SQL Clone
SQLServerCentral is supported by Redgate
 
Log in  ::  Register  ::  Not logged in
 
 
 


Log Files Growing, even in Simple Mode


Log Files Growing, even in Simple Mode

Author
Message
AndrewSQLDBA
AndrewSQLDBA
SSCommitted
SSCommitted (1.8K reputation)SSCommitted (1.8K reputation)SSCommitted (1.8K reputation)SSCommitted (1.8K reputation)SSCommitted (1.8K reputation)SSCommitted (1.8K reputation)SSCommitted (1.8K reputation)SSCommitted (1.8K reputation)

Group: General Forum Members
Points: 1752 Visits: 3427
Hello Everyone
I am using a database to store a large amount of data from another SQL Database else where on the network. I am transferring data using SSIS package that executes sprocs in the destination database. I am performing a couple updates to the data once the data is in the First table. I am updating 'Null' to the NULL value in all the columns of all the tables. I found that text value in a couple of tables, so I am check them all. I have the destination database set to Simple Recover mode. However, the trans logs are growing huge, over 400Gb during the load of only about 500Gb of data. I cannot seem to figure out why. I could see it perhaps growing a little, but nothing like that.

Any suggestions, or configurations that I can check? I have looked over everything that I can think of.

Thank you in advance for all your assistance, suggestions and comments

Andrew SQLDBA
Evil Kraig F
Evil Kraig F
SSCrazy Eights
SSCrazy Eights (8.5K reputation)SSCrazy Eights (8.5K reputation)SSCrazy Eights (8.5K reputation)SSCrazy Eights (8.5K reputation)SSCrazy Eights (8.5K reputation)SSCrazy Eights (8.5K reputation)SSCrazy Eights (8.5K reputation)SSCrazy Eights (8.5K reputation)

Group: General Forum Members
Points: 8531 Visits: 7660
Just to clarify...

You're updating 500 gigs of data and wondering why you have growth of 400 gigs, or did I misunderstand that part?

In SSIS, on your destination, what's your commit size/Rows per Batch? If it's blank/2147483647, then your entire load is going in as a single transaction. Cut that up a bit. Smile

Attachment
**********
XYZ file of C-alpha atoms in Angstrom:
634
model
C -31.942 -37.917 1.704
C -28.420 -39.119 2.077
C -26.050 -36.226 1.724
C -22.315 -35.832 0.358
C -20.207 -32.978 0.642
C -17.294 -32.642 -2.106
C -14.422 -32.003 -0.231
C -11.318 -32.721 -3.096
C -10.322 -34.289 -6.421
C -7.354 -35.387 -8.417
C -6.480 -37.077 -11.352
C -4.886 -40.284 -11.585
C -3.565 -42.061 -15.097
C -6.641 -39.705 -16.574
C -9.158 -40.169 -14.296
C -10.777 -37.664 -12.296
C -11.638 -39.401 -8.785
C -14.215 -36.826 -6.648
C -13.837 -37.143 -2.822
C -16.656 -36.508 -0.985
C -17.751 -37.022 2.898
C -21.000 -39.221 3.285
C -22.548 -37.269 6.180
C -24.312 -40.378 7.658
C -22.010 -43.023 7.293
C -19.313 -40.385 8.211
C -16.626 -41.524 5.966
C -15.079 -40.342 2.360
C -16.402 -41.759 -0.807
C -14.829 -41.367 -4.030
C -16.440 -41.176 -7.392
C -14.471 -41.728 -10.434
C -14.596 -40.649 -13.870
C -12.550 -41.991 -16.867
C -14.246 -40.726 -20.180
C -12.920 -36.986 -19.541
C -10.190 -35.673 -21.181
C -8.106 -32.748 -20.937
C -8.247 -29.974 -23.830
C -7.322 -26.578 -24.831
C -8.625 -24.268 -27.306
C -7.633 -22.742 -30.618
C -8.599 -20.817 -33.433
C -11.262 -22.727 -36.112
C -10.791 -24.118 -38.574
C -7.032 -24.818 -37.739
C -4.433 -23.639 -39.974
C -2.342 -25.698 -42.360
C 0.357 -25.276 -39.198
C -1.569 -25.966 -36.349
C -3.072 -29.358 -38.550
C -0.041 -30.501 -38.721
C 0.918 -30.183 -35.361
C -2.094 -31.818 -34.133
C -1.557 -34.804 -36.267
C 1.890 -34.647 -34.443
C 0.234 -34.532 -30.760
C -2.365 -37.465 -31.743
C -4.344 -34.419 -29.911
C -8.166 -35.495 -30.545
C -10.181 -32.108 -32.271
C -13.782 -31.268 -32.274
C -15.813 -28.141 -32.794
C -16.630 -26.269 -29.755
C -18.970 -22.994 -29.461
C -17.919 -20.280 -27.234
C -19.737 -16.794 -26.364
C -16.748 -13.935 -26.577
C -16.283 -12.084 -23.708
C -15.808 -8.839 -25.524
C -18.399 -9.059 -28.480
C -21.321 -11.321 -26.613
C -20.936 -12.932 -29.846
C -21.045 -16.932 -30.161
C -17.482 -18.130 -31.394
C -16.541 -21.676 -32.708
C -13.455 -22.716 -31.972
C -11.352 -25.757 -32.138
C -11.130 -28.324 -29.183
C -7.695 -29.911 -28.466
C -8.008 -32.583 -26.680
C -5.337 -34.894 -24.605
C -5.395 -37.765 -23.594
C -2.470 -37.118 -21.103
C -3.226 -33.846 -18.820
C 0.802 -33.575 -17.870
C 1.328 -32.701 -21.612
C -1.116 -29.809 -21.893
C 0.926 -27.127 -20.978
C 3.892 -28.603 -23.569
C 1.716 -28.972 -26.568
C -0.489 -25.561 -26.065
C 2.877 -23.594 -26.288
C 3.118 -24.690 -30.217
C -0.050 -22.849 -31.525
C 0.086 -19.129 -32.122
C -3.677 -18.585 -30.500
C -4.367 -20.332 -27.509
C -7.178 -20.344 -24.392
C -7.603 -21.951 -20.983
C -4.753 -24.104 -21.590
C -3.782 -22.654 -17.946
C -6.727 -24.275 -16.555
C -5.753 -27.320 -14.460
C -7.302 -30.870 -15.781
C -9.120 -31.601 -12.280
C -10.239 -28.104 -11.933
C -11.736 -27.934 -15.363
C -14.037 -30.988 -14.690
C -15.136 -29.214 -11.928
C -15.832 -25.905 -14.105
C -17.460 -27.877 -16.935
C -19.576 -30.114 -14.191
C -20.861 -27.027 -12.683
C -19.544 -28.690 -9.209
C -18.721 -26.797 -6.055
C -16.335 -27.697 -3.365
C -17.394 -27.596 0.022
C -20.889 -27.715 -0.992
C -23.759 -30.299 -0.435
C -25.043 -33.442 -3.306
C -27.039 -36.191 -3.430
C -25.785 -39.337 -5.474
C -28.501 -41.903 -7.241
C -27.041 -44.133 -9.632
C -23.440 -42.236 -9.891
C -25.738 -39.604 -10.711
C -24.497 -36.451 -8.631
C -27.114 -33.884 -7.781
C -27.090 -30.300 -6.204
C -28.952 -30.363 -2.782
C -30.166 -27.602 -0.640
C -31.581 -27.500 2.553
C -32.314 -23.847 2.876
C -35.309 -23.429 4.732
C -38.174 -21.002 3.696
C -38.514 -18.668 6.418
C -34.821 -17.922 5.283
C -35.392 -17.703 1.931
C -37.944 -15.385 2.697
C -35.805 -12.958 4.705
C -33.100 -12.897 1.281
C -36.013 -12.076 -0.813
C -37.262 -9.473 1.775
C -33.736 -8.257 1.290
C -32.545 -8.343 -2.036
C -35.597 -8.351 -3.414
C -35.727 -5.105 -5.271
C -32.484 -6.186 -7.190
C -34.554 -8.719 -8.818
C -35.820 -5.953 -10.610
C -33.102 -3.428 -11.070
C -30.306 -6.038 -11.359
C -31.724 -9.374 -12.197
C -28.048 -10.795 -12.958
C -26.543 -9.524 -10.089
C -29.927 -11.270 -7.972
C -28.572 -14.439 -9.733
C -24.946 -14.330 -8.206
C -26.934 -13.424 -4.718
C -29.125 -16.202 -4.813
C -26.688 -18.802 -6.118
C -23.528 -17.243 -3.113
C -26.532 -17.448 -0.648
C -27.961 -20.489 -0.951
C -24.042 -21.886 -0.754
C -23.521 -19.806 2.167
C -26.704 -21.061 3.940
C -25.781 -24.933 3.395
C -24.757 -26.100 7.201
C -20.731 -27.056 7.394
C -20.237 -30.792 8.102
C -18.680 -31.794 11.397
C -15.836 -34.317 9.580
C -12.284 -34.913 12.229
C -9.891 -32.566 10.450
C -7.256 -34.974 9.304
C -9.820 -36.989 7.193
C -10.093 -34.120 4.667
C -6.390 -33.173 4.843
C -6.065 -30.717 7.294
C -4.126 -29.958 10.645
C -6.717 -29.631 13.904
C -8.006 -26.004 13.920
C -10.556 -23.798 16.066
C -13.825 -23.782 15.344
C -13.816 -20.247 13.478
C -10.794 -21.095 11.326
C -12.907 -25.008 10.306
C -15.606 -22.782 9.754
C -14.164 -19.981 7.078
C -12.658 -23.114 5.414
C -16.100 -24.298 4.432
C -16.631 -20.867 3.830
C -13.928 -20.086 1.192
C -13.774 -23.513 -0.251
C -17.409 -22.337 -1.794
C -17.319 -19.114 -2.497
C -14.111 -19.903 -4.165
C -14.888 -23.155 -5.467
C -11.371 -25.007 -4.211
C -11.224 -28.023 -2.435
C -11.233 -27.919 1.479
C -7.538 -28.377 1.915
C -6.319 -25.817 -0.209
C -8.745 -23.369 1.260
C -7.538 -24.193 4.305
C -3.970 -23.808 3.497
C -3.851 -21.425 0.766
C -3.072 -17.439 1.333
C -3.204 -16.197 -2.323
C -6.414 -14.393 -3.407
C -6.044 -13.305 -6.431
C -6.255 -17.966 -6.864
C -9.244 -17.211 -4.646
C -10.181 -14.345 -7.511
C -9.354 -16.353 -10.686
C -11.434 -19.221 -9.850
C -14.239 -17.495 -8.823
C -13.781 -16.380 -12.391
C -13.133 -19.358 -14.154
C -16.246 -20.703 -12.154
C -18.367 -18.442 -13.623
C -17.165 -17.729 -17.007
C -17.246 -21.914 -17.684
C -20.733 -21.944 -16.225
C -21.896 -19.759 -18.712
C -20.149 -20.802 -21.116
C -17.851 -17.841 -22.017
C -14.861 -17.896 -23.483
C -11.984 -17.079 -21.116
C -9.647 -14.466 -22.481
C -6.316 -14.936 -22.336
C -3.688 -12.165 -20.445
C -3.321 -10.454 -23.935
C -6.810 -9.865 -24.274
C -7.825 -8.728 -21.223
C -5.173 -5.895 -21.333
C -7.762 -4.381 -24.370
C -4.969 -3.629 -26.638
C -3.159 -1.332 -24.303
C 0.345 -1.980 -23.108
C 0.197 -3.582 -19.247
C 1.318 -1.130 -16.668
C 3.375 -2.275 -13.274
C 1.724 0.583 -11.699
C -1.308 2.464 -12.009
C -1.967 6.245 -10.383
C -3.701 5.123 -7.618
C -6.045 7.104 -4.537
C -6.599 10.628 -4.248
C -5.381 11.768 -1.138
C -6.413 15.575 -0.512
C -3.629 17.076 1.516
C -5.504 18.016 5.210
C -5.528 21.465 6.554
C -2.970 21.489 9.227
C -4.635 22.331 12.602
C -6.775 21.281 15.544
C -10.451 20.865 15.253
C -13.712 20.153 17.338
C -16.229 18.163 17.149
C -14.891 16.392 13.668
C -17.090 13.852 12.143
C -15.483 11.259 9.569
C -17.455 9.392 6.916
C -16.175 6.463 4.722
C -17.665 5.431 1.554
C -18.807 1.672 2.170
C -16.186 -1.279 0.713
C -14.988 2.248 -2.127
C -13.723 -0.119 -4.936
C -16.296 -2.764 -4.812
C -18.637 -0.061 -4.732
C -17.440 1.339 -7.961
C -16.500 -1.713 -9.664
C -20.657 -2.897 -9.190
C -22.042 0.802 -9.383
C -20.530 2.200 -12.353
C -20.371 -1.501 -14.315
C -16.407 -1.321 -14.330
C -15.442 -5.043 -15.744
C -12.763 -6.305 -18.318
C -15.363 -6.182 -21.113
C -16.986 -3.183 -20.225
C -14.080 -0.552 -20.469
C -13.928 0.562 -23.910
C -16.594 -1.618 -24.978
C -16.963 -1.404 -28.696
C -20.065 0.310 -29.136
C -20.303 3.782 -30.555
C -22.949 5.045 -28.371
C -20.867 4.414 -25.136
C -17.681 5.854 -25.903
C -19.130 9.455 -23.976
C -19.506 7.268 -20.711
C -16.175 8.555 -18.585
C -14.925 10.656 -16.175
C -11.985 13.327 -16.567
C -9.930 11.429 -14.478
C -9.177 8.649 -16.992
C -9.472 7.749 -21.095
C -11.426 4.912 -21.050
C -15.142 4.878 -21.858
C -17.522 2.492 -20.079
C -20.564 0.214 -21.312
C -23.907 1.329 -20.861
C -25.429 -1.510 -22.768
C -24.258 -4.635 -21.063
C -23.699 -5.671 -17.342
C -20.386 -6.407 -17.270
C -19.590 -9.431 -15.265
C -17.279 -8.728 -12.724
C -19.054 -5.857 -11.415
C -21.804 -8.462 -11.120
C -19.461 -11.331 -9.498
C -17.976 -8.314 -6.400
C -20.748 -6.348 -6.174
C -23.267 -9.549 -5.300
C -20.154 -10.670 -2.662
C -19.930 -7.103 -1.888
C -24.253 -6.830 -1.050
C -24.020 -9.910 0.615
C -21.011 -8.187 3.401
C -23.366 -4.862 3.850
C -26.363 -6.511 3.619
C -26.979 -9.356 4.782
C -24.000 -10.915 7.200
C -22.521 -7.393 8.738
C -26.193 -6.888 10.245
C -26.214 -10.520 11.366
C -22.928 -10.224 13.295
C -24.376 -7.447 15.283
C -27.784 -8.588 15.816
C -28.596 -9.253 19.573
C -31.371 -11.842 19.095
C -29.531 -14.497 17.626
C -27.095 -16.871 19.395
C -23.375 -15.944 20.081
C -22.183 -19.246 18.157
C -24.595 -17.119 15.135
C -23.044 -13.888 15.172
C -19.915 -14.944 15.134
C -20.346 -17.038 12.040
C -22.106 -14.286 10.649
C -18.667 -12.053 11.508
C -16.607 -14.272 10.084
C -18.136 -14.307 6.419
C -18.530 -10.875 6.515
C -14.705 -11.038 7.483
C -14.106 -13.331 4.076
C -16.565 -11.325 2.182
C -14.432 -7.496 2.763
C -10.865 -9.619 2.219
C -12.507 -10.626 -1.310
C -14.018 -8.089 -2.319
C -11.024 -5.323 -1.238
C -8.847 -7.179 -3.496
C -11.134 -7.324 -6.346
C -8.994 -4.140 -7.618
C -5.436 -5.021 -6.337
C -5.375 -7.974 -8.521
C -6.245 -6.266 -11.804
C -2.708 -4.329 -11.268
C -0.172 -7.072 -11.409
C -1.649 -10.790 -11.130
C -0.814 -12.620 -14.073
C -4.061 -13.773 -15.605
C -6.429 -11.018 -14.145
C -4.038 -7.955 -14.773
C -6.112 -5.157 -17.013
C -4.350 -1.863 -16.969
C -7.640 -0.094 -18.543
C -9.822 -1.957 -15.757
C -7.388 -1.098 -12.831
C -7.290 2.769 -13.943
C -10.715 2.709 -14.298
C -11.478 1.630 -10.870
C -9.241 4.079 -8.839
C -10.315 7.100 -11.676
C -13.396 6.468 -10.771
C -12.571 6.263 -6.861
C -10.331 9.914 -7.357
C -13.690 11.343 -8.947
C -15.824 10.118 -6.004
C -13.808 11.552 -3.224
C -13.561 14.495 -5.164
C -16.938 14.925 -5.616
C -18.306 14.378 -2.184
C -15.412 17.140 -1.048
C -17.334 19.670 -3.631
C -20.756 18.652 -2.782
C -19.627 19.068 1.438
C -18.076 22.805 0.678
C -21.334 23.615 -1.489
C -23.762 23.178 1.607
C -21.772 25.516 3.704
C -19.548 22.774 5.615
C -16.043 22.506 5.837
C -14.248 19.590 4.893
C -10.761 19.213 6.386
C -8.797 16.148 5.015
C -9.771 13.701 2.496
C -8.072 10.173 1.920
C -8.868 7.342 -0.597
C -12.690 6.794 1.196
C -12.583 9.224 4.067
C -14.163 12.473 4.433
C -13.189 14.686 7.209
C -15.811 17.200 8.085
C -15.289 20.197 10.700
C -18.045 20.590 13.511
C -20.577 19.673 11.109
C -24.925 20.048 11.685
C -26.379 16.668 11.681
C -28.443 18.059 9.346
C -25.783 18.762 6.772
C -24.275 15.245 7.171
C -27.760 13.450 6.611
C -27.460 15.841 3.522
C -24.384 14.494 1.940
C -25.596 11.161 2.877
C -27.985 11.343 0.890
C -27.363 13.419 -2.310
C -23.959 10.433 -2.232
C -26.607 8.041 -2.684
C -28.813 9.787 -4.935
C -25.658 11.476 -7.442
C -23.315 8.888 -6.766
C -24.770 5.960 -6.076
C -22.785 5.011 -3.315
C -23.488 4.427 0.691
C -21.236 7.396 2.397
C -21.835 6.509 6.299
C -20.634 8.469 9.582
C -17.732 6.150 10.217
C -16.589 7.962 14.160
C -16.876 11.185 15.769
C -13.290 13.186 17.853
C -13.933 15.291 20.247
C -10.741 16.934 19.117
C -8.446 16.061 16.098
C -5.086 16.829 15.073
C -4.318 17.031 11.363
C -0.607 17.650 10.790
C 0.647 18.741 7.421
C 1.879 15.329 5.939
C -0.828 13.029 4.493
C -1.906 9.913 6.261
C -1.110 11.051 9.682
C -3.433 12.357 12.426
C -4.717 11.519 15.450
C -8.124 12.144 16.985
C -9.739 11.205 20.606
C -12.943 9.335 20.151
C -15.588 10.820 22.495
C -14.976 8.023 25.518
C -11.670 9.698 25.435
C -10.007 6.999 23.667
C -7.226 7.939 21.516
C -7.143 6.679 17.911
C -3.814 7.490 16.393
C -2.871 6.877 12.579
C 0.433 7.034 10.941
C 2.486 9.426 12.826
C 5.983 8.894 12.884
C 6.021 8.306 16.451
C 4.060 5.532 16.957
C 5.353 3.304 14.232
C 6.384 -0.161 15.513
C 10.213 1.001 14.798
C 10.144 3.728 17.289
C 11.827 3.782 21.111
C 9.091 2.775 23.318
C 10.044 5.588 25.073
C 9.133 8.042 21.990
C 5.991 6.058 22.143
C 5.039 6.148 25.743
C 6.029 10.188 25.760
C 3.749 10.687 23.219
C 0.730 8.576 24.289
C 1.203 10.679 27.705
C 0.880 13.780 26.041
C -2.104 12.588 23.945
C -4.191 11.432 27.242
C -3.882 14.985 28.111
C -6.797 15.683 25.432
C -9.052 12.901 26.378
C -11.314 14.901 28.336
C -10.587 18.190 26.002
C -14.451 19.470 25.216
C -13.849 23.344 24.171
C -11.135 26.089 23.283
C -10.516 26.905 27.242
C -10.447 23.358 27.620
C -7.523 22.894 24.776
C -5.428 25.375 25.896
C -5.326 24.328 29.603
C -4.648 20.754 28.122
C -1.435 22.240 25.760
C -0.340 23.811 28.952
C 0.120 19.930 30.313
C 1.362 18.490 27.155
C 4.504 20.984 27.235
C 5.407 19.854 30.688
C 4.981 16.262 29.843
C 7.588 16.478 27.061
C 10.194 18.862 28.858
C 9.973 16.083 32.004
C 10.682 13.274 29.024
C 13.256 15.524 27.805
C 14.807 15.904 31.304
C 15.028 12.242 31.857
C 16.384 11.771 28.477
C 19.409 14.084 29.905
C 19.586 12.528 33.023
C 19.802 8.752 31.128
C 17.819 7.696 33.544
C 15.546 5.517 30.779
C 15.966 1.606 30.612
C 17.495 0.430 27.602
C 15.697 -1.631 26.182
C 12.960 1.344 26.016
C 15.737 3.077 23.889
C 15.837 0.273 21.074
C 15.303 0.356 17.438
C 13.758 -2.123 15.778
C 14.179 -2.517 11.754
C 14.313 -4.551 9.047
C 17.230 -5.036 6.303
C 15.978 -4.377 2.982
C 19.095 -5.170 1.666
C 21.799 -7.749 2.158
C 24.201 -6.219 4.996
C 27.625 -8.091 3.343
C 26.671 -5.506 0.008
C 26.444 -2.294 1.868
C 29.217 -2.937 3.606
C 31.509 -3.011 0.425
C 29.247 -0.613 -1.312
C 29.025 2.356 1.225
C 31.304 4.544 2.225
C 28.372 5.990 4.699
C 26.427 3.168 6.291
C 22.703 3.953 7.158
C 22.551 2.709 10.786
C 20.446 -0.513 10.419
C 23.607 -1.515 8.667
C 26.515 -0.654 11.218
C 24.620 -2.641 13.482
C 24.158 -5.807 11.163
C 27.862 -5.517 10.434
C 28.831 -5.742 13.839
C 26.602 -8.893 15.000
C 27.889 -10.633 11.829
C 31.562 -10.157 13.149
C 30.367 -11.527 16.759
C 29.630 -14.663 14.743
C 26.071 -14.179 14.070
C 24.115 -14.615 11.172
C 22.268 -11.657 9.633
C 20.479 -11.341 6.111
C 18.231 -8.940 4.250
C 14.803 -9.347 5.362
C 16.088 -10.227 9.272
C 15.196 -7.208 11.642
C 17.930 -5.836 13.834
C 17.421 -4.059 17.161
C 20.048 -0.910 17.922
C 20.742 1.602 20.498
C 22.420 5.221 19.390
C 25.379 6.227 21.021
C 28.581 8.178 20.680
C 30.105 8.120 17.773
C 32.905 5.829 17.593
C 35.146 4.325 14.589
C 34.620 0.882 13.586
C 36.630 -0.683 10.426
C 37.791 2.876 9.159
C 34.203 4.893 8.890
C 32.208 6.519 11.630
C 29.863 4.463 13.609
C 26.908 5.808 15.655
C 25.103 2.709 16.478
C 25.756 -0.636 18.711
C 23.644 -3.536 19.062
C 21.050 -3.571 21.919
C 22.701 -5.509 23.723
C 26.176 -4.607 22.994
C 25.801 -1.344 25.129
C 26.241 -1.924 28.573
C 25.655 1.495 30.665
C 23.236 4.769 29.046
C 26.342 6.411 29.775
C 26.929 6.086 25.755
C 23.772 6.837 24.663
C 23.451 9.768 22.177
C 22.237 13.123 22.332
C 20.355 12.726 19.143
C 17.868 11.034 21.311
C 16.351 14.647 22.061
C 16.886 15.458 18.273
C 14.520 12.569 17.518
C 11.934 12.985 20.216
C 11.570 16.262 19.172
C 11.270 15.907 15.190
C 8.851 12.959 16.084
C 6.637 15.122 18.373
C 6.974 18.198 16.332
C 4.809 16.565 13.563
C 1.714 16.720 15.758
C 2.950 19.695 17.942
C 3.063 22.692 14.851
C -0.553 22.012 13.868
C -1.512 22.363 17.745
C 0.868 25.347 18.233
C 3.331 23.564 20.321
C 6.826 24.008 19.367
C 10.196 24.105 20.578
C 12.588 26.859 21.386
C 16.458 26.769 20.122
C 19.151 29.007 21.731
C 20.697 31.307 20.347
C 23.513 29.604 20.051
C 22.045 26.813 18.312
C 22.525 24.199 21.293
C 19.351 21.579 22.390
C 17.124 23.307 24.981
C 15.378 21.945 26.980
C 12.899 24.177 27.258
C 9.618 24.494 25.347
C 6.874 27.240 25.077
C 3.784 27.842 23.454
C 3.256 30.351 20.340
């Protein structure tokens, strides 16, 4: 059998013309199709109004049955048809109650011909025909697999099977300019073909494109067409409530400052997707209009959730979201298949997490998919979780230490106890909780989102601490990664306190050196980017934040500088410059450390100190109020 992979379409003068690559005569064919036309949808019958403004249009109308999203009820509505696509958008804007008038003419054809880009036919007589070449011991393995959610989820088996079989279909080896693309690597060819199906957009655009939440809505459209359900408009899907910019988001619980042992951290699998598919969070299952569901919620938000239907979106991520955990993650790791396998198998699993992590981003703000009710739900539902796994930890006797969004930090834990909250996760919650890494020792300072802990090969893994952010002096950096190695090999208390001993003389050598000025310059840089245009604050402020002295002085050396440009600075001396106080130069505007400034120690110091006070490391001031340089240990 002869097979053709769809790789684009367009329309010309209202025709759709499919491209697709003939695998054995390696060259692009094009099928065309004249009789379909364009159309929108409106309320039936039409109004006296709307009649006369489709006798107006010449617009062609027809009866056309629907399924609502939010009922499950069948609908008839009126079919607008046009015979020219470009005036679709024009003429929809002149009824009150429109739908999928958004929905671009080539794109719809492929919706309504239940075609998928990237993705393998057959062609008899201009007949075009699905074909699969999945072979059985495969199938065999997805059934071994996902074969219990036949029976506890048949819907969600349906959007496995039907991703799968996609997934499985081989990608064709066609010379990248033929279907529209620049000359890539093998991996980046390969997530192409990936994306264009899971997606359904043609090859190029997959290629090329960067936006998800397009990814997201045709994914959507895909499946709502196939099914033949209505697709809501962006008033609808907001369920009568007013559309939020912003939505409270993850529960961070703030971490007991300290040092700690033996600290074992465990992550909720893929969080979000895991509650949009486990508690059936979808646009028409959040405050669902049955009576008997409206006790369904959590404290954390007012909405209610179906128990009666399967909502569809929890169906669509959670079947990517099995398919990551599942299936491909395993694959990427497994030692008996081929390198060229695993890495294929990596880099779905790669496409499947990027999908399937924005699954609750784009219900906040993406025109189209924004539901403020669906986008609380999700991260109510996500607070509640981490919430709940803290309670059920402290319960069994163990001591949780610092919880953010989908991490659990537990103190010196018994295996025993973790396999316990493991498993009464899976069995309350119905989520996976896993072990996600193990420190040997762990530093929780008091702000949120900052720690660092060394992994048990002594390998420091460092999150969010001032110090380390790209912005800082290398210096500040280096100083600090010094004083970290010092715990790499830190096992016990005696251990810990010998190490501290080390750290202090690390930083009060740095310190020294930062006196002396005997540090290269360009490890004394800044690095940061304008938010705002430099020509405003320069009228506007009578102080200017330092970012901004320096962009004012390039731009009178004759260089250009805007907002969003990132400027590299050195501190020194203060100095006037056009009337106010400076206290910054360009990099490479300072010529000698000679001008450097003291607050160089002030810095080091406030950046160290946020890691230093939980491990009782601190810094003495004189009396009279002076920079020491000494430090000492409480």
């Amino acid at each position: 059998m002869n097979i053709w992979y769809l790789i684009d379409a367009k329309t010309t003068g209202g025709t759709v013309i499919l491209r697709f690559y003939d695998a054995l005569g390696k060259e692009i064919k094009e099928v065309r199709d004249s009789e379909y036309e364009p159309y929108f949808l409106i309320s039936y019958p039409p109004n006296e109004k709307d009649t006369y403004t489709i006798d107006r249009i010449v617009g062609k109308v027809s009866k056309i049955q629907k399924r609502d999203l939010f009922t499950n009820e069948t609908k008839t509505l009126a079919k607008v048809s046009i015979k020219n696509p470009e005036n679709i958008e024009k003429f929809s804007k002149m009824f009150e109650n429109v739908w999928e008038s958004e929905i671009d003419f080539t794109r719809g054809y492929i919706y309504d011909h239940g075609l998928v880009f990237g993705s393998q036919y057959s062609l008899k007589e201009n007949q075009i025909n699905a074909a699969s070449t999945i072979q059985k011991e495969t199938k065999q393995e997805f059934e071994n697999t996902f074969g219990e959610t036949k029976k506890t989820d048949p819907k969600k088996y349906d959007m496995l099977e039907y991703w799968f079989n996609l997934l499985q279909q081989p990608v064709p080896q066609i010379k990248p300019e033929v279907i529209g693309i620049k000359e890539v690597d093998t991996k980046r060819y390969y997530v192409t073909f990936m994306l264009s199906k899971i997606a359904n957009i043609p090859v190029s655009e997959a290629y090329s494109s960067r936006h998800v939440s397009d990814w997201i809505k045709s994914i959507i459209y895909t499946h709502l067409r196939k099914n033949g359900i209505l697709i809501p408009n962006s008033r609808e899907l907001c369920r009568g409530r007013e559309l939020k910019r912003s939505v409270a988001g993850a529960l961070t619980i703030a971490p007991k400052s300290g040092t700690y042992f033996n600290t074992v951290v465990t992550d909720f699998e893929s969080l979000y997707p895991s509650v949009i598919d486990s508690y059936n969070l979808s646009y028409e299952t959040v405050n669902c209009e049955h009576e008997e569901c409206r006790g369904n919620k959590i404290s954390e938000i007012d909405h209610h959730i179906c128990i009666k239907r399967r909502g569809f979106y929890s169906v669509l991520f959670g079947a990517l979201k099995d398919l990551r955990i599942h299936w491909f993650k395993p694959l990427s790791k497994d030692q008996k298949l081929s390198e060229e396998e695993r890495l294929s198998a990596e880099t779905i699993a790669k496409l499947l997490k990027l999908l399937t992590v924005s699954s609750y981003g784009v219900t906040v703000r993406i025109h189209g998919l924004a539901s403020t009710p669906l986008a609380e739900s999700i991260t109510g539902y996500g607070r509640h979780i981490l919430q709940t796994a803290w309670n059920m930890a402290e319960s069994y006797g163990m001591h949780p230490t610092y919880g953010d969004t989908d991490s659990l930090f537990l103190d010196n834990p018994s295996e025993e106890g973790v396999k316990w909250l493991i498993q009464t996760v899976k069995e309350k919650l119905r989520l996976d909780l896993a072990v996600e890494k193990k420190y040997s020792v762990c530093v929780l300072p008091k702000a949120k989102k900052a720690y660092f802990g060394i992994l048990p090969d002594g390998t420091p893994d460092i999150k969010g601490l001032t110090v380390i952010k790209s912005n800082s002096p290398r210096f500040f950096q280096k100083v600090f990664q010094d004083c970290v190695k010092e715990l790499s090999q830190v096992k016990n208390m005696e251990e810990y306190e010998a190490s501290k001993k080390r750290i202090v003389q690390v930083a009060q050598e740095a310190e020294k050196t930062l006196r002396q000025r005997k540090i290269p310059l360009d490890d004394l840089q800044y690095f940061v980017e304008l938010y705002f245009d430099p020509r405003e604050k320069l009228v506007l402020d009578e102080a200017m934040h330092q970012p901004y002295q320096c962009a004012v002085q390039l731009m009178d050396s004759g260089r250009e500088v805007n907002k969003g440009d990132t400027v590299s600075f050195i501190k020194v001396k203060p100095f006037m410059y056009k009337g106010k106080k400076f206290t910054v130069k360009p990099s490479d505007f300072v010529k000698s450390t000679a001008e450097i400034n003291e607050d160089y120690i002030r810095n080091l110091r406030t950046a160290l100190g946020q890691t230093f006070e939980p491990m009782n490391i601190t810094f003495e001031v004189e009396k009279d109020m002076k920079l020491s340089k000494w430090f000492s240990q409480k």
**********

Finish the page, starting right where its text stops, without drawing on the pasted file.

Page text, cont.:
- Craig Farrell

Never stop learning, even if it hurts. Ego bruises are practically mandatory as you learn unless you've never risked enough to make a mistake.

For better assistance in answering your questions | Forum Netiquette
For index/tuning help, follow these directions. |Tally Tables

Twitter: @AnyWayDBA
AndrewSQLDBA
AndrewSQLDBA
SSCommitted
SSCommitted (1.8K reputation)SSCommitted (1.8K reputation)SSCommitted (1.8K reputation)SSCommitted (1.8K reputation)SSCommitted (1.8K reputation)SSCommitted (1.8K reputation)SSCommitted (1.8K reputation)SSCommitted (1.8K reputation)

Group: General Forum Members
Points: 1752 Visits: 3427
Thank You, very good advice on that.
Yes, you understand correctly. I would really like the database to not log anything for this data load.

Yes, I had left that to the default value of:
Rows Per Batch = blank
Maximum Insert Commit Size = 2147483647

I am going to change the values, test some more, and see what works the best for that one step. Only one of the tables that I am pumping data from is large, over 1.5 billion rows. All the others are really small in row count.

Thank you Greatly.

Andrew SQLDBA
Grant Fritchey
Grant Fritchey
SSC-Dedicated
SSC-Dedicated (38K reputation)SSC-Dedicated (38K reputation)SSC-Dedicated (38K reputation)SSC-Dedicated (38K reputation)SSC-Dedicated (38K reputation)SSC-Dedicated (38K reputation)SSC-Dedicated (38K reputation)SSC-Dedicated (38K reputation)

Group: General Forum Members
Points: 38953 Visits: 32616
No way in the world, at all, to avoid the log, so best practice is to find ways to deal with it. No other choice there. If you don't need recover to a point in time, you might try bulk-logged. It can reduce log size for some operations, but, it will require log backups, unlike Simple.

----------------------------------------------------